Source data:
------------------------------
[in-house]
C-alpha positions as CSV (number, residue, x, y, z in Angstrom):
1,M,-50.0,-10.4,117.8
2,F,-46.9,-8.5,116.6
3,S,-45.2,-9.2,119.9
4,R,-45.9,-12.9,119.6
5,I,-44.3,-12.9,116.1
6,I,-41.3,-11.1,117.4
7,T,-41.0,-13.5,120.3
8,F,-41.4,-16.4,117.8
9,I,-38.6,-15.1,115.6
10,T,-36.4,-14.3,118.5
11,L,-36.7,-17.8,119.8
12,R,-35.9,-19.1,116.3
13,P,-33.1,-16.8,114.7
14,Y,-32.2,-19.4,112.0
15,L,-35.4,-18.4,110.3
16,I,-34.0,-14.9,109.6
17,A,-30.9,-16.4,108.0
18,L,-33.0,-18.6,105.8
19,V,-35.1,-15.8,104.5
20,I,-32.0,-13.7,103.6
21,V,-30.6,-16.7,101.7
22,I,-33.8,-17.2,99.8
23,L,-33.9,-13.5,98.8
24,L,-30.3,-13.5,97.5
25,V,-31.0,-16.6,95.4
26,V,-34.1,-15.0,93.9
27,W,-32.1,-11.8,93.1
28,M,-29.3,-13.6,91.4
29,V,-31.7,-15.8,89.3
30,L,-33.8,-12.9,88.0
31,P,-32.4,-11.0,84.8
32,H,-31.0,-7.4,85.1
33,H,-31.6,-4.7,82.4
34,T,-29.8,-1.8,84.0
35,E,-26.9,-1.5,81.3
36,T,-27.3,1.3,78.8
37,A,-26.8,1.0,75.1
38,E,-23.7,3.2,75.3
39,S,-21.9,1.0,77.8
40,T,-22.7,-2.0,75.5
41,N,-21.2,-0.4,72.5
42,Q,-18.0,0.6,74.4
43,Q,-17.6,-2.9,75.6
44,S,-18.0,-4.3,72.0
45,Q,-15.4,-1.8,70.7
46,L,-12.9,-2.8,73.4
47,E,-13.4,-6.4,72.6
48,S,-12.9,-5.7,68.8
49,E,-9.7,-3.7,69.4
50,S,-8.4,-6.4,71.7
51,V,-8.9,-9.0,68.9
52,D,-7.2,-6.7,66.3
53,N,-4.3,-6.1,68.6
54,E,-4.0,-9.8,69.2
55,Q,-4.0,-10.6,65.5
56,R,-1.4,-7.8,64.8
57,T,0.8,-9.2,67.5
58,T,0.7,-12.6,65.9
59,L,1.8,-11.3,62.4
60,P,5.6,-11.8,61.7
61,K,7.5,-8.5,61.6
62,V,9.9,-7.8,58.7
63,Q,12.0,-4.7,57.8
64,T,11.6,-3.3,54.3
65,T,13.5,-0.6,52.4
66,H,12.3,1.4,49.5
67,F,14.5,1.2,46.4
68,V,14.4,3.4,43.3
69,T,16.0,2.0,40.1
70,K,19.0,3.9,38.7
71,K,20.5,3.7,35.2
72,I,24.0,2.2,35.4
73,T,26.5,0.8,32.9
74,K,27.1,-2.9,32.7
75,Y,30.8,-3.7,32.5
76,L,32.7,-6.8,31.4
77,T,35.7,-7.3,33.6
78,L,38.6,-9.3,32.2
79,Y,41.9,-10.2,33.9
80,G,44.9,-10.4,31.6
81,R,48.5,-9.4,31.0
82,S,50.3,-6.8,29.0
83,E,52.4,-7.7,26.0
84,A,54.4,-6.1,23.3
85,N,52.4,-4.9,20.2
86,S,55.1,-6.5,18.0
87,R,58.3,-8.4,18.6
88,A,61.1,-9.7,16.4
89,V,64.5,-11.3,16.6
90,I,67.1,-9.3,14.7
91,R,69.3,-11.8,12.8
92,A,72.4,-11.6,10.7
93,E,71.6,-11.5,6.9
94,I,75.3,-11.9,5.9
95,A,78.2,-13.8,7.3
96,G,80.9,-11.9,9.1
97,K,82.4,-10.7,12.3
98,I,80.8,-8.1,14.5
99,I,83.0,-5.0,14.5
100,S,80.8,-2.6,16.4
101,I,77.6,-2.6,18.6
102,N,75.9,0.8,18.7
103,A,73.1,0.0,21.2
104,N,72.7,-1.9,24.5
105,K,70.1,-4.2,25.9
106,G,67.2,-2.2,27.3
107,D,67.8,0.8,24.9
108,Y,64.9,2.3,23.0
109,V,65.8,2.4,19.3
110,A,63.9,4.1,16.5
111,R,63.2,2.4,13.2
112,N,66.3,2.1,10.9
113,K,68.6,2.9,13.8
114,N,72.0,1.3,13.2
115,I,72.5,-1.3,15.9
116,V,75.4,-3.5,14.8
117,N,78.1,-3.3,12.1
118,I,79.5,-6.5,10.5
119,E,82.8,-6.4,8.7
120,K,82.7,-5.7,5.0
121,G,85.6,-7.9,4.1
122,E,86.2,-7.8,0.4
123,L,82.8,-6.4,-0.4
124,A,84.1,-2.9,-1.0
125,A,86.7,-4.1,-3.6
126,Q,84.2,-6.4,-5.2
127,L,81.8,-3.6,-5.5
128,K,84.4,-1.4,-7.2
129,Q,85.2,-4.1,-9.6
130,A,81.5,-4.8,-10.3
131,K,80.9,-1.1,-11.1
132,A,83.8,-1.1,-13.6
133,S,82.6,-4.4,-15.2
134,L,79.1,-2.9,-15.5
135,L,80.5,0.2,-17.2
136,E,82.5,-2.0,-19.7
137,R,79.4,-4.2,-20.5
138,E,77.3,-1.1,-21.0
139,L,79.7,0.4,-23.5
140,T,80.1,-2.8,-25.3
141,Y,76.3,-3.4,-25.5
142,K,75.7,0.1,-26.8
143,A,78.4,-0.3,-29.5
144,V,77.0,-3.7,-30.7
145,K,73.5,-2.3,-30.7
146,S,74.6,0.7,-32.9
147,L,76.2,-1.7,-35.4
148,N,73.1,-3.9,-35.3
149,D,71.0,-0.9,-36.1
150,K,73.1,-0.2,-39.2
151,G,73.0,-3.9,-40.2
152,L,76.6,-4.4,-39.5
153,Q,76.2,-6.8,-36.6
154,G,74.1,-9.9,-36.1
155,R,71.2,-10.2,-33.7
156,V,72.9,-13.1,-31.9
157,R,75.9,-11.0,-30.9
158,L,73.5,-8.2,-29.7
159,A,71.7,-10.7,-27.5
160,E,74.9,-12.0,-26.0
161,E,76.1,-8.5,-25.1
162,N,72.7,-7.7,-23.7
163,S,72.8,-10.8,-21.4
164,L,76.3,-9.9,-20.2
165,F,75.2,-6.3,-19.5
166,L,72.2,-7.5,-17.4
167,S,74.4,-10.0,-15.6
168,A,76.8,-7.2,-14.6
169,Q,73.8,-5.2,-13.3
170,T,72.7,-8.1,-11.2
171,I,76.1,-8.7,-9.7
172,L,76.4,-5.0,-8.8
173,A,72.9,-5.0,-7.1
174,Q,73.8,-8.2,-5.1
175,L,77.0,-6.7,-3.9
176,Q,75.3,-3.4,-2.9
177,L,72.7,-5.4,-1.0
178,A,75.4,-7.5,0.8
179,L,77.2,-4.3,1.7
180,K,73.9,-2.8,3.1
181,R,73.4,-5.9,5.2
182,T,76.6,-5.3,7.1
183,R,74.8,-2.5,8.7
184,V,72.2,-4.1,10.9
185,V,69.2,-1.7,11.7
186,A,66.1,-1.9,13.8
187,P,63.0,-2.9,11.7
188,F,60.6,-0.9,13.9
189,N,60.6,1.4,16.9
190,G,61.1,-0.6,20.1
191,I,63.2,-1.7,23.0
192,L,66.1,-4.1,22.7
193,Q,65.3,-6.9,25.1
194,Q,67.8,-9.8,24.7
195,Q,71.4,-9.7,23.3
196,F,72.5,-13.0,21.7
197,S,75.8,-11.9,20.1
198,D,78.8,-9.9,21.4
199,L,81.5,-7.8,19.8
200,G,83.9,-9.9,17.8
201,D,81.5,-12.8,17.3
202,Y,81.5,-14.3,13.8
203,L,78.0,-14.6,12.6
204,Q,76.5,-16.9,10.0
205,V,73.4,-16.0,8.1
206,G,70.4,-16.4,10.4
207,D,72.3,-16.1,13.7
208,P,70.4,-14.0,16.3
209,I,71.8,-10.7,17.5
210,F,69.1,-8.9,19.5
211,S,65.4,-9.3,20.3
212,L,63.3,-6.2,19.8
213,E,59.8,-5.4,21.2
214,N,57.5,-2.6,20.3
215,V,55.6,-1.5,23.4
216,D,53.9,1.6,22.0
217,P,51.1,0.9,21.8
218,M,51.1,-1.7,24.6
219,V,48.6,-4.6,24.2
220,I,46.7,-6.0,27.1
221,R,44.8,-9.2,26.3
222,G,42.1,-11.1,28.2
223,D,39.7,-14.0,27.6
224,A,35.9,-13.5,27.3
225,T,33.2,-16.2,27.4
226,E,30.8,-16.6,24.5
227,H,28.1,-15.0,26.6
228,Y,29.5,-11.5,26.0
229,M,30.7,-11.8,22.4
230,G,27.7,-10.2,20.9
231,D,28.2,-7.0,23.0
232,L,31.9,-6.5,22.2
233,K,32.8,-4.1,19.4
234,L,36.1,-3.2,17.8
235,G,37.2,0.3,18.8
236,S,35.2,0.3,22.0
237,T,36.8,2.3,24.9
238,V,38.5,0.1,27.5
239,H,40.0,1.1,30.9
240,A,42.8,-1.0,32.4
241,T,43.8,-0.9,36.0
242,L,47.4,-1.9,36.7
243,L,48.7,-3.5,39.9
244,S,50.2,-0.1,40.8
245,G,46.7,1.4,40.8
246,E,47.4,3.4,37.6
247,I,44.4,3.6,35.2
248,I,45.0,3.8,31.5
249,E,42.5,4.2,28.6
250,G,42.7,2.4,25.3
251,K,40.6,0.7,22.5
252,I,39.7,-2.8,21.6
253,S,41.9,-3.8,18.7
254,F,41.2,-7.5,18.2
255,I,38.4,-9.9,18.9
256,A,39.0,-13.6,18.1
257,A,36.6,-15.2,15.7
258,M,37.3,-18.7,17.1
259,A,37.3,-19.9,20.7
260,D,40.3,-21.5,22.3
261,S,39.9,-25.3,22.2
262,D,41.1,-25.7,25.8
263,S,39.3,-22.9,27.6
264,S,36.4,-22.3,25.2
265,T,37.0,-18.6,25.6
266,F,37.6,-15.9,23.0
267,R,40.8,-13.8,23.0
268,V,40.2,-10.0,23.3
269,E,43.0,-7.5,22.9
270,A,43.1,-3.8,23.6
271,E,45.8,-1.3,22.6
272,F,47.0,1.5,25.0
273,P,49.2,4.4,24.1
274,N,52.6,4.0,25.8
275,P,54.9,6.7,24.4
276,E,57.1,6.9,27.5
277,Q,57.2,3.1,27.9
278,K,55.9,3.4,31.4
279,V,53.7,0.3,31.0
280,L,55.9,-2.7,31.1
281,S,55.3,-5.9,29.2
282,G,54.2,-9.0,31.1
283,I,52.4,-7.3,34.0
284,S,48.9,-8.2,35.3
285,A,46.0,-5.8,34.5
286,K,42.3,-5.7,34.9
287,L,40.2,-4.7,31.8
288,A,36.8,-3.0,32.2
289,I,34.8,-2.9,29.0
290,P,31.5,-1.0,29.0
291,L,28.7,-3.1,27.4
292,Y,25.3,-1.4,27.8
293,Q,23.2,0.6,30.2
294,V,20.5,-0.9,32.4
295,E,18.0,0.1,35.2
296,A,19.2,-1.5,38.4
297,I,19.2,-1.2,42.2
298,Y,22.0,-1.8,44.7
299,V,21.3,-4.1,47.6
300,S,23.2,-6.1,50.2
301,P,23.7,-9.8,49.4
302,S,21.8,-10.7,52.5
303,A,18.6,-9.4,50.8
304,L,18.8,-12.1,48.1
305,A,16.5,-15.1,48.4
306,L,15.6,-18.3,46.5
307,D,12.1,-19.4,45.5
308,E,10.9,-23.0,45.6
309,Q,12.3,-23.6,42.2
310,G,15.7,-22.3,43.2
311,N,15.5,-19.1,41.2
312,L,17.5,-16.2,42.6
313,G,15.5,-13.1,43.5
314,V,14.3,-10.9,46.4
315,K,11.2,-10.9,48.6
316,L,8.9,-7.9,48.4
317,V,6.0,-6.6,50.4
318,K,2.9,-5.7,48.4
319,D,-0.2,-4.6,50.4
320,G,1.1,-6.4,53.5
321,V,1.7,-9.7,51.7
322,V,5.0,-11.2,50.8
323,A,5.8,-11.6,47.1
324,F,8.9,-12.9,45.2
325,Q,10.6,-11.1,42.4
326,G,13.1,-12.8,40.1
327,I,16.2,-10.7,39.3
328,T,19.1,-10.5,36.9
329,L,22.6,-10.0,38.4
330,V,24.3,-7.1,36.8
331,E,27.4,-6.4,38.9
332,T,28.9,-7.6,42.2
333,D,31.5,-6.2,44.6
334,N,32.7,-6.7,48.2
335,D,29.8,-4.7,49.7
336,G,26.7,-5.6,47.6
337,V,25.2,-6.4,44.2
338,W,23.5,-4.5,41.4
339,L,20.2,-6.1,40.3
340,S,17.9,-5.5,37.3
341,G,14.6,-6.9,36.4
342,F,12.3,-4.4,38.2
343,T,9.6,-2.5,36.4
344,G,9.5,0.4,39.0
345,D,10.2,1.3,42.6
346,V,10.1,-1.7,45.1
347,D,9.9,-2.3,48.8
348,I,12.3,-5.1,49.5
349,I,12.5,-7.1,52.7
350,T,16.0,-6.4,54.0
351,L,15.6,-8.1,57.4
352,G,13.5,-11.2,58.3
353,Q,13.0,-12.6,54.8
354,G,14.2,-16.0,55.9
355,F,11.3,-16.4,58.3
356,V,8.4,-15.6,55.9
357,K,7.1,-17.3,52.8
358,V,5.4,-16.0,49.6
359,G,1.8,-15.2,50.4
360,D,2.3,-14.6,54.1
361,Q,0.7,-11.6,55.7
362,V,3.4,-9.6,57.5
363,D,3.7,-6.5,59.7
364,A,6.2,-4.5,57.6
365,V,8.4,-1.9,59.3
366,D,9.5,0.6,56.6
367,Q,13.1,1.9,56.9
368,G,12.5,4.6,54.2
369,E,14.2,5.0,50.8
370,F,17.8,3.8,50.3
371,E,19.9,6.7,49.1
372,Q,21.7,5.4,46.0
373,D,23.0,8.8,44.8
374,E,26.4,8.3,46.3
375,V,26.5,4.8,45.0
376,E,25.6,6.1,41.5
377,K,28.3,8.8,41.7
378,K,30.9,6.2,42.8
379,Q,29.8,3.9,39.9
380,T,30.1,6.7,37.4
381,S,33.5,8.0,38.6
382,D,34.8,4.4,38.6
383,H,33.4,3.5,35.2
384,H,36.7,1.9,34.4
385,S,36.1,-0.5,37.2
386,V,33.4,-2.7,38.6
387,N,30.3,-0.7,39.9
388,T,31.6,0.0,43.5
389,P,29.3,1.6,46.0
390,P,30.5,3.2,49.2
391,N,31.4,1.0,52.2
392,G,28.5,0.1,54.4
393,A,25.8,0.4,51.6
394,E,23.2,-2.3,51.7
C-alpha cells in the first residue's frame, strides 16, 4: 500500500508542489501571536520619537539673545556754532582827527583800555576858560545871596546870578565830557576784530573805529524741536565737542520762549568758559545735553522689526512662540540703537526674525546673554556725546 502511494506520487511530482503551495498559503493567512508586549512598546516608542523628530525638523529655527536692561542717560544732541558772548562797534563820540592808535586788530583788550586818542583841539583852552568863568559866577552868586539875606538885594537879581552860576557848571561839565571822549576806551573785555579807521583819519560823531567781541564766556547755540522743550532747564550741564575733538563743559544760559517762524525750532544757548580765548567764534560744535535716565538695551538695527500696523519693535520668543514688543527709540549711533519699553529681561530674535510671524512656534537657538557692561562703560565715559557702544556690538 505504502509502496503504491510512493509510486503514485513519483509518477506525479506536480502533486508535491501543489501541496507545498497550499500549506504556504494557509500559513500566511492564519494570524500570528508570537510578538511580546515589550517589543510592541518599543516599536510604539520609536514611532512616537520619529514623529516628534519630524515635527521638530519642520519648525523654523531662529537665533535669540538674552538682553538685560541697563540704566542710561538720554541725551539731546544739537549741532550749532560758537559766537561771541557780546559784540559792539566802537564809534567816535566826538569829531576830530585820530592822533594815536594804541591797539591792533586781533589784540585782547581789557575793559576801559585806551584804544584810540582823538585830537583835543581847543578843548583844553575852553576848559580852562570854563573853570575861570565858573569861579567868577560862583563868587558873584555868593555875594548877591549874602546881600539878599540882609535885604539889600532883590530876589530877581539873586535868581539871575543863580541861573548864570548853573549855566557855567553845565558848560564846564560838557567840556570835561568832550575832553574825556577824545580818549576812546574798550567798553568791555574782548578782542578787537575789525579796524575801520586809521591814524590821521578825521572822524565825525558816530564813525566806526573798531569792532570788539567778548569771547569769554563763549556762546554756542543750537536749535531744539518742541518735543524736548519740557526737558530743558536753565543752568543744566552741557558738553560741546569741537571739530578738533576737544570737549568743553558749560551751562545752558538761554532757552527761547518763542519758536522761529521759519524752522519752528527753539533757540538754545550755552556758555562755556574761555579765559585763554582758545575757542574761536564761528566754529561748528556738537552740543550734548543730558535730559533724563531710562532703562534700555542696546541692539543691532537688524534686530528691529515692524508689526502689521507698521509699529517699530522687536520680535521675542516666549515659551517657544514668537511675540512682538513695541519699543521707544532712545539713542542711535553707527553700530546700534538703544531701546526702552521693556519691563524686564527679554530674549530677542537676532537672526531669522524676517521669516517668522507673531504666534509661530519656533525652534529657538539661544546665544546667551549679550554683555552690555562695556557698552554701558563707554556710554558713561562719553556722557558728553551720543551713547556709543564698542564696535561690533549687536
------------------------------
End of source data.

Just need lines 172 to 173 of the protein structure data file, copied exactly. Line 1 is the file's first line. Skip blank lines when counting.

170,T,72.7,-8.1,-11.2
171,I,76.1,-8.7,-9.7